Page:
2) Things that are everyone's responsibility become no one's responsibility. Actually, this isn't really it. More accurately, when we fail to send a message that things that are everyone's responsibility are important, those things become the responsibility of a handful of truly responsible people. There are developers who take build failures seriously, and make a well above average effort to address them. These efforts are undermined by those who don't take build failures seriously (or insufficiently seriously), and eventually, the patience of those good Samaritans wears thin. I know mine did several weeks ago and I've noticde a degradation in the integration quality since that time. It was my hope that others would step up to take greater responsibility for integration builds, some did, but seemingly not enough.
[It may seem that I'm overestimating my contribution there, but I literally, personally, addressed perhaps 30% of the build failures for several months. I looked at each and every build failure, and when it seemed no one was making progress in addressing it, I'd fix it myself. Frankly, I did this because (a) when our CI process was first initiated, there were a number of detractors that claimed this simply wouldn't work, and (b) it seems like this simply the right approach to a CI process--I'd expect everyone to do more or less the same thing.]
3) Making fixing the build a top priority sends the message that we take continuous integration seriously, as a management team, as a development team, and as an enterprise.
4) Selecting an arbitrary developer to be on point offers a number of advantages:
a) It increases the visibility of build issues, the kinds of problems that cause them, and an effective strategy for resolving them, across the whole team. Folks who may have never before thought about how to diagnose an arbitrary problem reported by the CI server are forced to do so. Folks who may have never reflected on the kinds of changes that are problematic, or how to make changes in an incremental and backwards compatible way are exposed to those sorts of issues and those sorts of solutions.
b) It applies stronger peer pressure. For quite some time I would personally "nag" folks to fix build issues, even sit down with them to explain the nature or the problem and the needed fix. After a while, this nagging decreases in effectiveness, since "Rod's always complaining about the build". When several different folks in a week are nagging you to fix problems you've caused, the pressure not to cause such problems (or to fix them on you own initiative) is increased. When several different folks find themselves nagging the same person over and over again, the pressure on that person to improve their personal process is increased.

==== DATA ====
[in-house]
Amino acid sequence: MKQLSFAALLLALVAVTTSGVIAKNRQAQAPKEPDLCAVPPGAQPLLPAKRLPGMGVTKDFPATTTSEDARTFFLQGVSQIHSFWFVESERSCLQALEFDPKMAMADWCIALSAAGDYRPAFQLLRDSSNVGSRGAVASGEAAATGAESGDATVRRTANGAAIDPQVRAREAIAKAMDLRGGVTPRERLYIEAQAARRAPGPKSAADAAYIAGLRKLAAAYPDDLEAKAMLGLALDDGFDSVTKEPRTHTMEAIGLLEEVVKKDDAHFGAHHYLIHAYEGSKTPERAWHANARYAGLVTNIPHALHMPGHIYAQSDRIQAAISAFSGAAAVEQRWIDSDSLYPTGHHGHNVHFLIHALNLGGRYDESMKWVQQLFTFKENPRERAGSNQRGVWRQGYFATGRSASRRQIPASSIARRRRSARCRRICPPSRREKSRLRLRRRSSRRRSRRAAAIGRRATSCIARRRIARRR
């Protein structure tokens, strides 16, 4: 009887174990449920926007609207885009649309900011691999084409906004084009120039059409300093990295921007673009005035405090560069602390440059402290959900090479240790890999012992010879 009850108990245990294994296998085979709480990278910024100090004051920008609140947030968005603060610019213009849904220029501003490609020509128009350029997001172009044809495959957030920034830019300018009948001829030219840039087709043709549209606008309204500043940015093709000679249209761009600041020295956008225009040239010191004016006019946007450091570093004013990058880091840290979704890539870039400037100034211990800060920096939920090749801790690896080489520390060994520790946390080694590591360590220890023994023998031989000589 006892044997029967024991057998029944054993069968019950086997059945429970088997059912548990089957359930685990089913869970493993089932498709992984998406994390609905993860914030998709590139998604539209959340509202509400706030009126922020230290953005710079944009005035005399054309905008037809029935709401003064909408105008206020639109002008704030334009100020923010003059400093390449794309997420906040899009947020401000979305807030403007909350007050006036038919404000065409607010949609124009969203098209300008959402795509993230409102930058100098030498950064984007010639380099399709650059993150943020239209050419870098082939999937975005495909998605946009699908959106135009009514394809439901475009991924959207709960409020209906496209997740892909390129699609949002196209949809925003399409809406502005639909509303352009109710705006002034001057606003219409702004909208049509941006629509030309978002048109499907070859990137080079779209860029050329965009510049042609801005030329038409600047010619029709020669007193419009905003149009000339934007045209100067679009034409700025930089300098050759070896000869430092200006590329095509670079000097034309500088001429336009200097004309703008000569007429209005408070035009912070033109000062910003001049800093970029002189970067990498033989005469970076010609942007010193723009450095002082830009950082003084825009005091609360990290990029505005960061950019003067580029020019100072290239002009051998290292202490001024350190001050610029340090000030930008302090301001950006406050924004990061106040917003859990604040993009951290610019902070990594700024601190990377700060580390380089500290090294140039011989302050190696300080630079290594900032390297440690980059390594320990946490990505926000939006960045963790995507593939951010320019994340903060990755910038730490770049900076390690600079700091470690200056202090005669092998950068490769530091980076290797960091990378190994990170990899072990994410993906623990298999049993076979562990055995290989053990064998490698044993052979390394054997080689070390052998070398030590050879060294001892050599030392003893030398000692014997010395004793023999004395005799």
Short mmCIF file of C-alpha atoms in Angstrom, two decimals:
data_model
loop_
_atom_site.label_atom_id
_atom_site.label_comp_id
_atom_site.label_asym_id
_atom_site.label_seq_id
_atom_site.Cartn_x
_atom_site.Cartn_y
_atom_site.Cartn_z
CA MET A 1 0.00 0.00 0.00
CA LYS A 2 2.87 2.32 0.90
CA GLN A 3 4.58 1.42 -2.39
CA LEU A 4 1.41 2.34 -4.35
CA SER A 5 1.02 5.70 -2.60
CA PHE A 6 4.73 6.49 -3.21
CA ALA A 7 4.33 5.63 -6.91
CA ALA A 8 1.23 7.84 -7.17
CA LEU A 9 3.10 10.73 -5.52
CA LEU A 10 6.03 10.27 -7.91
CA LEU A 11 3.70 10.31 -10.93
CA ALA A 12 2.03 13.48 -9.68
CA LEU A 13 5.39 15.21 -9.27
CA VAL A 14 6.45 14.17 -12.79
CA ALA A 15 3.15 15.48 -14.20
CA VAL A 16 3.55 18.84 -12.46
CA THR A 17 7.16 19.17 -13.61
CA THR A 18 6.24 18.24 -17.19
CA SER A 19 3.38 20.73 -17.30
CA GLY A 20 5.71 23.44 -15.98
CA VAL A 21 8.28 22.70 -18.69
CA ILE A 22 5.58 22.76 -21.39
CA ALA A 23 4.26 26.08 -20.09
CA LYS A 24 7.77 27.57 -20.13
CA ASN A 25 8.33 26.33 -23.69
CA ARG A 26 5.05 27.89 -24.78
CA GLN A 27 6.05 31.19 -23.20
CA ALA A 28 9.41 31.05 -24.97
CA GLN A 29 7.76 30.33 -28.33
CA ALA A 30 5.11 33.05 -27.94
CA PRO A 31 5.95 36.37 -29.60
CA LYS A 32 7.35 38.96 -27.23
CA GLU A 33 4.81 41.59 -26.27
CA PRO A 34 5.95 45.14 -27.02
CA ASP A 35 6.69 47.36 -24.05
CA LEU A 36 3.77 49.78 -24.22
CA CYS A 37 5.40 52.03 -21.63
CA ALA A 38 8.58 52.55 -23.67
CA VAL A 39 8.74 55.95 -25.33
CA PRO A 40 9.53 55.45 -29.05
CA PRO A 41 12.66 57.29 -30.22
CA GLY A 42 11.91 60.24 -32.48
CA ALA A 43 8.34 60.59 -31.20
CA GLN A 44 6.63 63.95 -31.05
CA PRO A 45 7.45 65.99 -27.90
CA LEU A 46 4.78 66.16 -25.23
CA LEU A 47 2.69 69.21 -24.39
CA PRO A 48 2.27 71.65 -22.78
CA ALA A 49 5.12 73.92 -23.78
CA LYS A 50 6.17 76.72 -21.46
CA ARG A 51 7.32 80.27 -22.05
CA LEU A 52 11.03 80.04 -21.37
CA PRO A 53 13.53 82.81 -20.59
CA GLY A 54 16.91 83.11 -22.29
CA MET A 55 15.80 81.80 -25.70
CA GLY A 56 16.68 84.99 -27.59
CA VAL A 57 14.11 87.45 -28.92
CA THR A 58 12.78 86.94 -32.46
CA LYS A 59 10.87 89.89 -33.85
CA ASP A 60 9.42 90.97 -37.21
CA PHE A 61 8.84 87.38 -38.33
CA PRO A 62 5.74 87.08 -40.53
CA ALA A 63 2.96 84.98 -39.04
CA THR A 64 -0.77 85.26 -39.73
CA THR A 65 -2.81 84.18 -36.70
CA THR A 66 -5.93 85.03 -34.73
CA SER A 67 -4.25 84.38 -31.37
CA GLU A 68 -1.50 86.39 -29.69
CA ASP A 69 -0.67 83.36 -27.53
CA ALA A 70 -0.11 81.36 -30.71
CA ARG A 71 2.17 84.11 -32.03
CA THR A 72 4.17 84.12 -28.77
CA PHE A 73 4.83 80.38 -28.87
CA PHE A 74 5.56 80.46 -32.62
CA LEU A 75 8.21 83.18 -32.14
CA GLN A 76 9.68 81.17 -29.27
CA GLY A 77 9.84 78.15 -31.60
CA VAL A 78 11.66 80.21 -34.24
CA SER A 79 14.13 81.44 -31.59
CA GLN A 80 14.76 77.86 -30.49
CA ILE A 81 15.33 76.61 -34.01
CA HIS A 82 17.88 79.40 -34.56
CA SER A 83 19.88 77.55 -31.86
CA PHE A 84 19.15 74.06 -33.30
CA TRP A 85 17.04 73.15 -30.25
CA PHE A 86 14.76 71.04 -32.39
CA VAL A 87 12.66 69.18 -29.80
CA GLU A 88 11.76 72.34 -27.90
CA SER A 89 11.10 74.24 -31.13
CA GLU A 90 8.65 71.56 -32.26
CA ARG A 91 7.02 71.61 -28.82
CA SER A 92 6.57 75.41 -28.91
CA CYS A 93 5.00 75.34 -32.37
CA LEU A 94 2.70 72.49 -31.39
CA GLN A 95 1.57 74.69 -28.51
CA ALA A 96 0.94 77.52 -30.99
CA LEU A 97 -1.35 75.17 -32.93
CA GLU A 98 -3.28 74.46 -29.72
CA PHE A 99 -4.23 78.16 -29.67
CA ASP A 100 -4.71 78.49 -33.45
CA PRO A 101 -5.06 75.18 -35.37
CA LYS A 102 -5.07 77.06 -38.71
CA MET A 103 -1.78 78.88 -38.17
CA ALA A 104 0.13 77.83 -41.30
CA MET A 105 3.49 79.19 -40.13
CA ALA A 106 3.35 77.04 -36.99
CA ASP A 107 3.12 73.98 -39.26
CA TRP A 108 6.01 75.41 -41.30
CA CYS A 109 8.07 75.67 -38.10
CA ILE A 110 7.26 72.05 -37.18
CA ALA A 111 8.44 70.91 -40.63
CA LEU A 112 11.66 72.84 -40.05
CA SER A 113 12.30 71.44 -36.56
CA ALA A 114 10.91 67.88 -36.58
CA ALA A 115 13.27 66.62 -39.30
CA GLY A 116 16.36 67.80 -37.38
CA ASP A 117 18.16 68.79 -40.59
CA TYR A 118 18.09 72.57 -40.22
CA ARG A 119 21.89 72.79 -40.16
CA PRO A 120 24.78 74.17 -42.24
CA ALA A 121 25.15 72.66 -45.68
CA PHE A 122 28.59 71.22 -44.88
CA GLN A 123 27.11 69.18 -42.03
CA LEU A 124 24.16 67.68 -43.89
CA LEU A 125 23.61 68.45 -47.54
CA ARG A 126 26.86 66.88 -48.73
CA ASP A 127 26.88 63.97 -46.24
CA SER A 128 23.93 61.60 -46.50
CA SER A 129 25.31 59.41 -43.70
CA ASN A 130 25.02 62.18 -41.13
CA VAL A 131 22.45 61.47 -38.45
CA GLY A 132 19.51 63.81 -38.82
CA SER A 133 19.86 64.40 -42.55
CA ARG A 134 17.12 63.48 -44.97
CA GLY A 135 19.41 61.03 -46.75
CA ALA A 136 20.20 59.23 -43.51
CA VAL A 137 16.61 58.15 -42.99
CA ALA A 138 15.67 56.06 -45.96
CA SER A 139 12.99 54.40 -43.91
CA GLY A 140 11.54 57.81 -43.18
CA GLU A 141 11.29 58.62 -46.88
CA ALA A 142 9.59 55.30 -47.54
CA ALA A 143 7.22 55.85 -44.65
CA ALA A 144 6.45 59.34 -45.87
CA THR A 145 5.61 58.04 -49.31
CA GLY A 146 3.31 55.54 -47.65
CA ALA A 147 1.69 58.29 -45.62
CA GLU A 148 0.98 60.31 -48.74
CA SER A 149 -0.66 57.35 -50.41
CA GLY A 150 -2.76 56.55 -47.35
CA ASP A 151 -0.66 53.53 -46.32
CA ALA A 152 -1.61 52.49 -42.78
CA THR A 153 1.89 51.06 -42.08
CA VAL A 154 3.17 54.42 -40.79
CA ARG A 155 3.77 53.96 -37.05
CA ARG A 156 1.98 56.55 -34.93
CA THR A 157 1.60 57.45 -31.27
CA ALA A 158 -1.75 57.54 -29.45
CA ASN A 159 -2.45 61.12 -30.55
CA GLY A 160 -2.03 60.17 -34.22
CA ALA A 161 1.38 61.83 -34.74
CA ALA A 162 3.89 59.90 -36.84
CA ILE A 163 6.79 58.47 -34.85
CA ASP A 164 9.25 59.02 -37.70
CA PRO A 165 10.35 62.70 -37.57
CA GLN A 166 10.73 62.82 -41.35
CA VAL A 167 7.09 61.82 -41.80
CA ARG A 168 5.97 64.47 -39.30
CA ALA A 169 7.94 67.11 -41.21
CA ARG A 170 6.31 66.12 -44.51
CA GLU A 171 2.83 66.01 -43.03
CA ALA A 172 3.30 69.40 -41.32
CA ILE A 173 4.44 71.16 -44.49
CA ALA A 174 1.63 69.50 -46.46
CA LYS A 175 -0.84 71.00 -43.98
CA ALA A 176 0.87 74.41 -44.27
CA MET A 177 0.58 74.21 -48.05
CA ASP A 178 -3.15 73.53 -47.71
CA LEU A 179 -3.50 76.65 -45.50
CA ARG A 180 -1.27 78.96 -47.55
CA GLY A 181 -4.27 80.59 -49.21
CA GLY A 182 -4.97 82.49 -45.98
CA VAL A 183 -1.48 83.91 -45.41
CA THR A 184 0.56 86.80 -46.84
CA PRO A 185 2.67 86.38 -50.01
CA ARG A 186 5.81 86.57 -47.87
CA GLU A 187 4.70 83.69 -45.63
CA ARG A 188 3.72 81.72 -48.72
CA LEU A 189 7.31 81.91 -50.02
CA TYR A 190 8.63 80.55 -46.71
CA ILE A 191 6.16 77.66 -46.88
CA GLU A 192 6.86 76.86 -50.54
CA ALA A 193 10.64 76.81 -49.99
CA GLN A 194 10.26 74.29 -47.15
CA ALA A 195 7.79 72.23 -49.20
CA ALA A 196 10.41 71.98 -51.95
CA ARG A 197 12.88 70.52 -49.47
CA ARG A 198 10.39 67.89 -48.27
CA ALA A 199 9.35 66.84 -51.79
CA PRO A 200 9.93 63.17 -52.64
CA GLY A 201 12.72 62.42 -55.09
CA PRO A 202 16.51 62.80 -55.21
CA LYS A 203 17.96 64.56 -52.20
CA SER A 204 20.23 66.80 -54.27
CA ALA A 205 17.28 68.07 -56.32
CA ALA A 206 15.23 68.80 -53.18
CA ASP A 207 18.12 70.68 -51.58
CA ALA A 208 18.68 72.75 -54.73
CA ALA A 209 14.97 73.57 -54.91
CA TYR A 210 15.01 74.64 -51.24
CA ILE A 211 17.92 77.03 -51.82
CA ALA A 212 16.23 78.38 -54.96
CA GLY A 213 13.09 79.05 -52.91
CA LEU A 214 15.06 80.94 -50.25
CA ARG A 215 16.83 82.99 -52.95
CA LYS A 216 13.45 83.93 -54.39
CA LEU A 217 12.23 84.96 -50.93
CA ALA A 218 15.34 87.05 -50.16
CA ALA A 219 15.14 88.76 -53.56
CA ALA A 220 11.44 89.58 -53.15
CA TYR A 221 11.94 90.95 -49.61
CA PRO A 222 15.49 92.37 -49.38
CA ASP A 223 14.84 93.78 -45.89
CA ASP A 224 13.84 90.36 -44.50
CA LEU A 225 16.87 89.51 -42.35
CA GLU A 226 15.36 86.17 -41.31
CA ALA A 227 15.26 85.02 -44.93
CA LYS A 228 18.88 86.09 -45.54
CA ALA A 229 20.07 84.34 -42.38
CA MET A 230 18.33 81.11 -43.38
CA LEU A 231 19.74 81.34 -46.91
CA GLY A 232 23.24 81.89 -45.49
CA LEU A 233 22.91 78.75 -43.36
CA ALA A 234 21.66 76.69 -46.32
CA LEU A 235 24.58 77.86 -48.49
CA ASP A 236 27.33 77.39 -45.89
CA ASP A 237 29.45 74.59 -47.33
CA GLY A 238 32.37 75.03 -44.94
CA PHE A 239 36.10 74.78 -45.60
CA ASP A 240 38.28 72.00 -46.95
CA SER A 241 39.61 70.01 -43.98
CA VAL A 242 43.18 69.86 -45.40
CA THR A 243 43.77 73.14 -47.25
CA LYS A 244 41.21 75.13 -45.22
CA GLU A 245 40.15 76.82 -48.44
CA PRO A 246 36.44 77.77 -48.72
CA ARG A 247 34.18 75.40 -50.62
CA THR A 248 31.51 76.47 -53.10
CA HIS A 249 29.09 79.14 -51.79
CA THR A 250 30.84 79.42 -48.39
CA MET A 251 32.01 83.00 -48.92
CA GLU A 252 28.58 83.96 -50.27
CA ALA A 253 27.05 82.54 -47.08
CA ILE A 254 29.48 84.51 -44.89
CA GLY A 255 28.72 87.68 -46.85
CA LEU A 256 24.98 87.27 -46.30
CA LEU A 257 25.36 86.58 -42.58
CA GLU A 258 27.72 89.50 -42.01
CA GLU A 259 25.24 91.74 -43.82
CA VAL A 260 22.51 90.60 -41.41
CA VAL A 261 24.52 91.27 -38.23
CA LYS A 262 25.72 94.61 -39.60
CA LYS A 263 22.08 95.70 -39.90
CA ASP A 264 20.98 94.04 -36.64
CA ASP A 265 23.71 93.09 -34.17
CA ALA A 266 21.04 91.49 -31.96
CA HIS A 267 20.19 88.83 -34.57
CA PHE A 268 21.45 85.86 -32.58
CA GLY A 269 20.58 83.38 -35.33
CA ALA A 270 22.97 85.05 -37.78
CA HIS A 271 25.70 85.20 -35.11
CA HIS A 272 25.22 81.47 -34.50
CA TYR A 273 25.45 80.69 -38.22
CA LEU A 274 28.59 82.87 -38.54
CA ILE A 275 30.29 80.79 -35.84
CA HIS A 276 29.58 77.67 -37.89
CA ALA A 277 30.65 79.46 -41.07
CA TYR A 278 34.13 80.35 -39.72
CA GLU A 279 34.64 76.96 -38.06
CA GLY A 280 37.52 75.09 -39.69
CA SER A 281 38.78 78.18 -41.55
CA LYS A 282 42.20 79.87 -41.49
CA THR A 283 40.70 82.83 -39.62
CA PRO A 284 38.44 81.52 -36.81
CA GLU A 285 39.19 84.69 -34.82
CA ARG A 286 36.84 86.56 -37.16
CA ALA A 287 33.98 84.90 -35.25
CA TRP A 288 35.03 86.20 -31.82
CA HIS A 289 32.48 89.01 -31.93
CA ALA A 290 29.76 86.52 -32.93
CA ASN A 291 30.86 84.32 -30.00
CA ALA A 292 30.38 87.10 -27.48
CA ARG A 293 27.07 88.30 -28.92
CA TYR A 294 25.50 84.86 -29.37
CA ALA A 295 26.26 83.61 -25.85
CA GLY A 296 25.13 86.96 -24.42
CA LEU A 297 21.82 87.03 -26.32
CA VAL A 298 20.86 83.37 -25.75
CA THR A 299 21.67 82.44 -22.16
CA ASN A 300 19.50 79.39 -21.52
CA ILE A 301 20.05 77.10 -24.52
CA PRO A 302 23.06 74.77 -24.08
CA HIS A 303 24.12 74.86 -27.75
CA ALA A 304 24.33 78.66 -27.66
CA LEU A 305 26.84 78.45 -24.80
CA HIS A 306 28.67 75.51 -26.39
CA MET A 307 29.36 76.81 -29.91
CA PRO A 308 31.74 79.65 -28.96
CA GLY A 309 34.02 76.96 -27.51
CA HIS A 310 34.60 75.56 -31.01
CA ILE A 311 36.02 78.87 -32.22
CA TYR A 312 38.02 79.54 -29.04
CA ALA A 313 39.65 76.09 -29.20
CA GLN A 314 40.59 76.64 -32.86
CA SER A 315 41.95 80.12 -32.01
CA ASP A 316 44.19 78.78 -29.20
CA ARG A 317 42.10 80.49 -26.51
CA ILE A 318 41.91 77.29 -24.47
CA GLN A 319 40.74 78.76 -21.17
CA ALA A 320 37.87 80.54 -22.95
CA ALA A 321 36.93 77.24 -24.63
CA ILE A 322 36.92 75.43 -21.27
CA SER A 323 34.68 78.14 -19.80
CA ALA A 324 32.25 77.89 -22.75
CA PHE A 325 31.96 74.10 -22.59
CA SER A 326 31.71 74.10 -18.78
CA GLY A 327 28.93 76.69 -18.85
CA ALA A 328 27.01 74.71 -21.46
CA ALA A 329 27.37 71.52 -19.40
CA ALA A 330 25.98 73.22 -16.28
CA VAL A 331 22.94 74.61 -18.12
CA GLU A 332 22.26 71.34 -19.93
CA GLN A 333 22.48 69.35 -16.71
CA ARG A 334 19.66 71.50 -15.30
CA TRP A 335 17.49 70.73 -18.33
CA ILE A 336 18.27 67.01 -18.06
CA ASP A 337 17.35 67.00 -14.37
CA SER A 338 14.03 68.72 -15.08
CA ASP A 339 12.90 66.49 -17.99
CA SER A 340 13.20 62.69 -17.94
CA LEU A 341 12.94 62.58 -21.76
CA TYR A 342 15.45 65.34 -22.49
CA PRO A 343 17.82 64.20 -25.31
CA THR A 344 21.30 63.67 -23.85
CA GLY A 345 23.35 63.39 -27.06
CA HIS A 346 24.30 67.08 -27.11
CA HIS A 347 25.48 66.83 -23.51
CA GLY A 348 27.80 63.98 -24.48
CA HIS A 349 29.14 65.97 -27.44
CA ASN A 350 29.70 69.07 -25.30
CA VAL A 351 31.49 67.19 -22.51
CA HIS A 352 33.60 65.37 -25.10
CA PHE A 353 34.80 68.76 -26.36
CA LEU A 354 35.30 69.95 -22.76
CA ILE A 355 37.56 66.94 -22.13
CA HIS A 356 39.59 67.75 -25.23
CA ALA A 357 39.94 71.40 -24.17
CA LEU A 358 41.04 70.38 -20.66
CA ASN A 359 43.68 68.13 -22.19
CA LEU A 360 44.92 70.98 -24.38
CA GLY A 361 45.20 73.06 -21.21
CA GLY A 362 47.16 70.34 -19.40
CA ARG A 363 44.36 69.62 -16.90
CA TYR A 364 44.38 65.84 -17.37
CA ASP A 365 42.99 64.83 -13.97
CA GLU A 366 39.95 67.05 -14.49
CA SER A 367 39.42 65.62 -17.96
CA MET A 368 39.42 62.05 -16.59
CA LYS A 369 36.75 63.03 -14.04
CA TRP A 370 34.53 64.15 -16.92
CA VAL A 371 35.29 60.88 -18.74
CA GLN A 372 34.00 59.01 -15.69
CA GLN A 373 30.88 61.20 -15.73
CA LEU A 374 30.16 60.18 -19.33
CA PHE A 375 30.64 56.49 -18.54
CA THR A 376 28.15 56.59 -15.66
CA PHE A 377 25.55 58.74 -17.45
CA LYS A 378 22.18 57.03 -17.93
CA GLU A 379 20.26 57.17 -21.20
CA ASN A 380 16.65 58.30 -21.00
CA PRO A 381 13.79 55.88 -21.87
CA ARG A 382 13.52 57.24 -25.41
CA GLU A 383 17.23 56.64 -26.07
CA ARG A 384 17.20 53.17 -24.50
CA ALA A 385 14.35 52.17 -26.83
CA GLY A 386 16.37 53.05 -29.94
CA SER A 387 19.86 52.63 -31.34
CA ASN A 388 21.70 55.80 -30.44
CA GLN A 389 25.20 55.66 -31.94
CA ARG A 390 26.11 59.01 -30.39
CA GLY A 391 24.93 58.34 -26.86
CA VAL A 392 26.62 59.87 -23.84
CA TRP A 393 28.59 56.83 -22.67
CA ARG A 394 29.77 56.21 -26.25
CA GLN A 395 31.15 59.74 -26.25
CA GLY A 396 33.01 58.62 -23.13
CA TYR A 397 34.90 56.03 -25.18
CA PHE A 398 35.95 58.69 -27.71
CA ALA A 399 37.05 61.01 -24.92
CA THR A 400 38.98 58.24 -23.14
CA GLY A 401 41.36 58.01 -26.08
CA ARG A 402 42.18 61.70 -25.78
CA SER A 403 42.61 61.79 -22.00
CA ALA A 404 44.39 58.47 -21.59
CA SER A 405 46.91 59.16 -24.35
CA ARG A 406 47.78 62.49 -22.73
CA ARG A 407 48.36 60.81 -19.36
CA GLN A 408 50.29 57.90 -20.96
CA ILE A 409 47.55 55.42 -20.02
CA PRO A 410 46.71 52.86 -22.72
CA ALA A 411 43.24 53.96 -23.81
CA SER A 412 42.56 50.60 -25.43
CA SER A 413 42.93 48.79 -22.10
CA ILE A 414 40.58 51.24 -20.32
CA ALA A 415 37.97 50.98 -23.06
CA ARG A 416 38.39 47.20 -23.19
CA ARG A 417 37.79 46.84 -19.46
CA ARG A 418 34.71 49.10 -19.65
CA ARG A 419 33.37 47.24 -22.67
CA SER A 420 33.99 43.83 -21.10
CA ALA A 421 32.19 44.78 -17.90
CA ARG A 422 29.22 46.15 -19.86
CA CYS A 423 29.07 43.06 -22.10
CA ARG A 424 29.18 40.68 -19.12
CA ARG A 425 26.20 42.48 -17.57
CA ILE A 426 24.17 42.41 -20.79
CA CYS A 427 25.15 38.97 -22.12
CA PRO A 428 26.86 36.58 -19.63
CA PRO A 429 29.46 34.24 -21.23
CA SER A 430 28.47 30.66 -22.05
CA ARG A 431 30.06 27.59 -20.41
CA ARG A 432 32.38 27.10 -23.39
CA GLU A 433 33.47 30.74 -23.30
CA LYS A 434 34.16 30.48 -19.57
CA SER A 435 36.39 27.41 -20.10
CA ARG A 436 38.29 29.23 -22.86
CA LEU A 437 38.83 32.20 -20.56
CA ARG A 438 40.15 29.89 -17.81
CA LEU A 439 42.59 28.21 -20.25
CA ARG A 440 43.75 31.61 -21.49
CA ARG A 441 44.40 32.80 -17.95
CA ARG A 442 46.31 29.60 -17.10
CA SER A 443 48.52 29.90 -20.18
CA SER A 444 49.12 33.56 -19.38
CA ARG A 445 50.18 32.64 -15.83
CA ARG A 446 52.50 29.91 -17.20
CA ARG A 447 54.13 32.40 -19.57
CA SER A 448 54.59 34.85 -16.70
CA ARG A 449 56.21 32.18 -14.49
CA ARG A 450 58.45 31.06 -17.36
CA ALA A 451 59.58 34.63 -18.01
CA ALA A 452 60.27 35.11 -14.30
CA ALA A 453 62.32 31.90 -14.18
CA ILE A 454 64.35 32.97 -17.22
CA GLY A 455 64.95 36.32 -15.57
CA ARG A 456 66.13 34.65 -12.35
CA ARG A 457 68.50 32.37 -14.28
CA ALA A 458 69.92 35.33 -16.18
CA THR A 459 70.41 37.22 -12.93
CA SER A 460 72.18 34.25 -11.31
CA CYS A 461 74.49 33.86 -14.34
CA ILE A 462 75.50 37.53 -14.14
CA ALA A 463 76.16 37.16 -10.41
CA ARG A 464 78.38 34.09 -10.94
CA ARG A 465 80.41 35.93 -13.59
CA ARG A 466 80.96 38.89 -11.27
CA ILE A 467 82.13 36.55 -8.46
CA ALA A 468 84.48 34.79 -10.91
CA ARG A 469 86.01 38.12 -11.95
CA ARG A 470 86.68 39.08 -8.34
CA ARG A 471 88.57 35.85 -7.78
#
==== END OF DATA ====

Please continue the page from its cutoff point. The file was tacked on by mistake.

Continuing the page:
c) It causes greater knowledge sharing. When put on point to fix a problem in some otherwise unknown library, a developer is forced to learn something about it, probably by pairing with someone more knowledgeable about it. When a developer finds that they are consistently being "bothered" to update a library because they are the only ones that understand it, the pressure to make it more understandable or to share some of that understanding is increased.
d) Indirectly, it sends the message that fixing the build really is everyone's responsibility. The arbitrary developer "on point" is simply putting a face on the team's concerns.
I'd very much like to start putting people "on point" for fixing the build today, probably by calling an all developer meeting to explain this protocol. I'd also very much like to not have this protocol undermined by some direct or indirect message of "well, that's important, but this is more important" (where "this" is some more urgent, but not necessarily more important task). We have more than enough developers to manage both the urgent and important tasks on our plate, and I'll argue that an approach that doesn't make integration a top if not the top priority is going to cost us in the long run. If anyone has objections or an alternative strategy, I'd love to hear about it.
This strategy was well received by the management team, and was implemented almost immediately. This strategy was less well received by some members of the development team, but there was at least grudging acceptance from everyone.
The team has come to call this role the "fixmeister" (a name which I'm personally not very fond of). The first fixmeister had the excellent suggestion that each subsequent fixmeister be selected by the current one, which has led to an interesting variety of selection algorithms, some whimsical, some instructional, some a bit malicious.
In the eight weeks or so since this process was initiated, we've been around the team slightly more than once. It's been effective in achieving the primary goal--increasing the ratio of build successes to build failures. I'd like to think it's been effective in achieving some of the harder-to-measure goals as well. (It's certainly increased awareness of the CI process among the less process oriented members of the team, and perhaps taken away some of the mystery of the process.) Maybe time will tell on the other points.